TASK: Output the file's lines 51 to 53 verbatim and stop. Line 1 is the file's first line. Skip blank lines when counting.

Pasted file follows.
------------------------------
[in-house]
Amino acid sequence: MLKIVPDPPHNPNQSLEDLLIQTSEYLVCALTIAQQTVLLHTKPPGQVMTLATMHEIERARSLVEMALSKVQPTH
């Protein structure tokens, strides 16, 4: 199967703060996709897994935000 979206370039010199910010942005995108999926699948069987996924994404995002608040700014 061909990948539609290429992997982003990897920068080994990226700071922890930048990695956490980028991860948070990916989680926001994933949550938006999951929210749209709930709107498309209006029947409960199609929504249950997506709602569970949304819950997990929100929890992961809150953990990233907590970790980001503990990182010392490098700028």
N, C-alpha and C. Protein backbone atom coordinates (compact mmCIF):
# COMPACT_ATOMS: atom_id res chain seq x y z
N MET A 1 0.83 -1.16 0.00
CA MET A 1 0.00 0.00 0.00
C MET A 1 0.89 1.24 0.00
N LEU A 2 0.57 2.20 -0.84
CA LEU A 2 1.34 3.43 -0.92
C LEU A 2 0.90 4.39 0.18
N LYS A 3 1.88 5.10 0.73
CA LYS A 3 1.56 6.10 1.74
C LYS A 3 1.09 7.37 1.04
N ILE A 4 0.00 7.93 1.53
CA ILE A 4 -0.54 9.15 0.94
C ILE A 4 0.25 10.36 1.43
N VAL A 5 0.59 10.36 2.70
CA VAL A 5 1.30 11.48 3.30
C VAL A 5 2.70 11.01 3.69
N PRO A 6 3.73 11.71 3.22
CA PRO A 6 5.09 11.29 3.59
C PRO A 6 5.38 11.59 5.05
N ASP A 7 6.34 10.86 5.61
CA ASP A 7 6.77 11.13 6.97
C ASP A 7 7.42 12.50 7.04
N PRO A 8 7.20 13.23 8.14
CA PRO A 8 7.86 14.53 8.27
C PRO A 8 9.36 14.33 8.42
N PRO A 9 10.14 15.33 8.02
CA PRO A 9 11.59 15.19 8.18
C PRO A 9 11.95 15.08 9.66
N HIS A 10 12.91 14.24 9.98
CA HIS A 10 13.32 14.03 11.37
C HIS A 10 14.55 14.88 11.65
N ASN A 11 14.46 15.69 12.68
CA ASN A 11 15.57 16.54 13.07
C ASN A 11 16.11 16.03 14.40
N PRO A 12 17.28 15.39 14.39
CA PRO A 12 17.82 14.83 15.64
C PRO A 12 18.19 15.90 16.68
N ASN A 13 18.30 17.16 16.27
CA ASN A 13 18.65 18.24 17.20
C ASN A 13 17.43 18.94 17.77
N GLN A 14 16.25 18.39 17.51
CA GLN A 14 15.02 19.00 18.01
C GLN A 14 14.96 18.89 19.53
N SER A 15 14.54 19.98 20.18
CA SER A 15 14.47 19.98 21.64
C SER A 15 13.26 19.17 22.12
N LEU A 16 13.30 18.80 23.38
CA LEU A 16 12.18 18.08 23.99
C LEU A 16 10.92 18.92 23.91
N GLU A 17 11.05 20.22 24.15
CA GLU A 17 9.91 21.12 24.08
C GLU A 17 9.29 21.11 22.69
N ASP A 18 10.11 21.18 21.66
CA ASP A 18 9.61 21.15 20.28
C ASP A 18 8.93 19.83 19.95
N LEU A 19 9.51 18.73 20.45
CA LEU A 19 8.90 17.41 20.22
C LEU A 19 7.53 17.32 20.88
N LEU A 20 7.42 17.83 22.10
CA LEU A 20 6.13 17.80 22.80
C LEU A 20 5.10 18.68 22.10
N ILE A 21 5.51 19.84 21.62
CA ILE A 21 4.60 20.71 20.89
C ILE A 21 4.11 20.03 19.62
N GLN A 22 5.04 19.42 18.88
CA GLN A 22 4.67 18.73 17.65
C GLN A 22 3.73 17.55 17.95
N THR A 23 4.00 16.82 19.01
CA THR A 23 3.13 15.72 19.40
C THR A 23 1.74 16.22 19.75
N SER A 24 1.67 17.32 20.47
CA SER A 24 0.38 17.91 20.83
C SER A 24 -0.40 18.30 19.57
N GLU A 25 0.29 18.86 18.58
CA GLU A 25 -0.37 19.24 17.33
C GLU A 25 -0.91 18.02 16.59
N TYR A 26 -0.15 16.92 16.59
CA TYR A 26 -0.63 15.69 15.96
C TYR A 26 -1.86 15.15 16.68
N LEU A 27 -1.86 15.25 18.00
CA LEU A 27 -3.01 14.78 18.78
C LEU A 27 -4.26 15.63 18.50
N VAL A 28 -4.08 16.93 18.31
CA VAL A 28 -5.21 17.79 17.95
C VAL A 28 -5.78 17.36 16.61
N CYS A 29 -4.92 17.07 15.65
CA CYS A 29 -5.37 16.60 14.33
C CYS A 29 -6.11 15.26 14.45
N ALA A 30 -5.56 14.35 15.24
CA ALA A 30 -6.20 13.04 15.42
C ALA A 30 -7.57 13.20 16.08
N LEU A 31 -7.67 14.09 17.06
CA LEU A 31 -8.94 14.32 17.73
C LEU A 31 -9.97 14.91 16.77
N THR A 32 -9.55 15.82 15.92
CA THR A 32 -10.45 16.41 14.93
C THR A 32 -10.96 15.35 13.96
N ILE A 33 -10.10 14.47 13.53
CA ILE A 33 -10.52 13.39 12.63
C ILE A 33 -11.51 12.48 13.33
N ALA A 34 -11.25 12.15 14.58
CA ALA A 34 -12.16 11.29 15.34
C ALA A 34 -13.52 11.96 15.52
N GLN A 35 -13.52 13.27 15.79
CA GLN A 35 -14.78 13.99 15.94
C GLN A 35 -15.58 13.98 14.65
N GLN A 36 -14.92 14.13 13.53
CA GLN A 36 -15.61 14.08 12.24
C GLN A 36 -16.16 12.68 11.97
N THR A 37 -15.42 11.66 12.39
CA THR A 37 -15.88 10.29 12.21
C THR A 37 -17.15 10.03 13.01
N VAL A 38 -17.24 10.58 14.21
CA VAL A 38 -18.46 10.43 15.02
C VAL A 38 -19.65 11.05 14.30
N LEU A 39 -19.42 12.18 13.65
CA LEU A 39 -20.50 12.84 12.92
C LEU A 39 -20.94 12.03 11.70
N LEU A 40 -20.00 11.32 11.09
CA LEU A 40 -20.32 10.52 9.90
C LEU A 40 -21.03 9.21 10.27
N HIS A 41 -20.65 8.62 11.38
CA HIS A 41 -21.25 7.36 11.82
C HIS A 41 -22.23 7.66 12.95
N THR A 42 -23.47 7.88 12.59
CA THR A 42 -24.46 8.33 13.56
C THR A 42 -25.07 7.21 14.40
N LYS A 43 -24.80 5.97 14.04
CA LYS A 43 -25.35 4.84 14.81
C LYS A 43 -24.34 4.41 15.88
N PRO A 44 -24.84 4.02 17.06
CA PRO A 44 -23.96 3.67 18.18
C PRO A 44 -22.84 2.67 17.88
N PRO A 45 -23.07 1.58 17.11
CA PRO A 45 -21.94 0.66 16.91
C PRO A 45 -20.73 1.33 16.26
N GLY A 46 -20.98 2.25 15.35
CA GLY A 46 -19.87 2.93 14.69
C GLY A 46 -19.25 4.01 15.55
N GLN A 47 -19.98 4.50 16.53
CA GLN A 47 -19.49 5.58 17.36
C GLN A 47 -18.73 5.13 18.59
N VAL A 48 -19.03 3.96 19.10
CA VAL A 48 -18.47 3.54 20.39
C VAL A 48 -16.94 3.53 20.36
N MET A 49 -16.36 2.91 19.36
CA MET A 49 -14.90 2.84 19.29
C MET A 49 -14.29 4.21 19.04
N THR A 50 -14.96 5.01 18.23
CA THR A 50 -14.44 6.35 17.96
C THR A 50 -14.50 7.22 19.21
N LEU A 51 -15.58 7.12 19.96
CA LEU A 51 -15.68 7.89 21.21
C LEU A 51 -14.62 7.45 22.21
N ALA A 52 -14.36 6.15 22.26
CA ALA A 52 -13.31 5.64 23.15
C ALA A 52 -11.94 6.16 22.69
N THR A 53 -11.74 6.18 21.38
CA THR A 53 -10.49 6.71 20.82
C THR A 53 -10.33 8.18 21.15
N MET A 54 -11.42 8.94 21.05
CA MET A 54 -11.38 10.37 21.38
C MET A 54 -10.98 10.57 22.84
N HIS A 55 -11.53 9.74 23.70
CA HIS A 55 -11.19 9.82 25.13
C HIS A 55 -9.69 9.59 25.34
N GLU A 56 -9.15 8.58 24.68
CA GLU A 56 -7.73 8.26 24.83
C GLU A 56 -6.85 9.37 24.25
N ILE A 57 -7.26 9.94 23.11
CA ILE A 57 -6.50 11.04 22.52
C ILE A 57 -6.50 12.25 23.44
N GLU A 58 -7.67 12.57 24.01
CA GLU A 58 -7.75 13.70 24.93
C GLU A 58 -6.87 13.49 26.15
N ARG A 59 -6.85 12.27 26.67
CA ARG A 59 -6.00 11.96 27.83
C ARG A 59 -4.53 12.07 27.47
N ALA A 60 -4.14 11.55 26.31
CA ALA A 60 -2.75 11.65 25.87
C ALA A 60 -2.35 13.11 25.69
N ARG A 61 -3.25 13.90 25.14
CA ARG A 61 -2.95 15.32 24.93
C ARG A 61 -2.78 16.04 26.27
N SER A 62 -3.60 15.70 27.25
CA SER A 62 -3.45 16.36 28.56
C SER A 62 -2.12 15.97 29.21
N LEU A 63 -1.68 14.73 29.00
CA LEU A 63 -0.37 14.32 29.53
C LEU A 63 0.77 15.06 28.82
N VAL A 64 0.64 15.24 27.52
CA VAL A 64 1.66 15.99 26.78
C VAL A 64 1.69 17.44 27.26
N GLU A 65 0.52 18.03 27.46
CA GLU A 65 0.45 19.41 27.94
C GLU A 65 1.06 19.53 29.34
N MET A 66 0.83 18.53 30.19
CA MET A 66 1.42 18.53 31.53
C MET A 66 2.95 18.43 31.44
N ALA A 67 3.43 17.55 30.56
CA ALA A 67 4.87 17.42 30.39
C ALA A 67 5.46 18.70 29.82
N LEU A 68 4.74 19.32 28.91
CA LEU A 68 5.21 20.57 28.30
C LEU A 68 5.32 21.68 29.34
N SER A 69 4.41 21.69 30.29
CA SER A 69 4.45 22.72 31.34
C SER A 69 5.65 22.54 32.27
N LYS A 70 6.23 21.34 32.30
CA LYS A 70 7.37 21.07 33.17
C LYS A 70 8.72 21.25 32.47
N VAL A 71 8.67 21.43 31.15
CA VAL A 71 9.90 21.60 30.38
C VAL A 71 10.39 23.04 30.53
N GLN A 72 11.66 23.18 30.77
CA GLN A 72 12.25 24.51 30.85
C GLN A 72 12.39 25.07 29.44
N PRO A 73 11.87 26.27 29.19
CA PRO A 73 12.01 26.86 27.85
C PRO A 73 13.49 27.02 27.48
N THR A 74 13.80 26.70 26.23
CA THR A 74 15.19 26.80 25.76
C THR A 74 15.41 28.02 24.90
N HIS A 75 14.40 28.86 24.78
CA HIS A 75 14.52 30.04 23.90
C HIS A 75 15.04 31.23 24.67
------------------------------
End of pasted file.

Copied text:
N LEU A 16 13.30 18.80 23.38
CA LEU A 16 12.18 18.08 23.99
C LEU A 16 10.92 18.92 23.91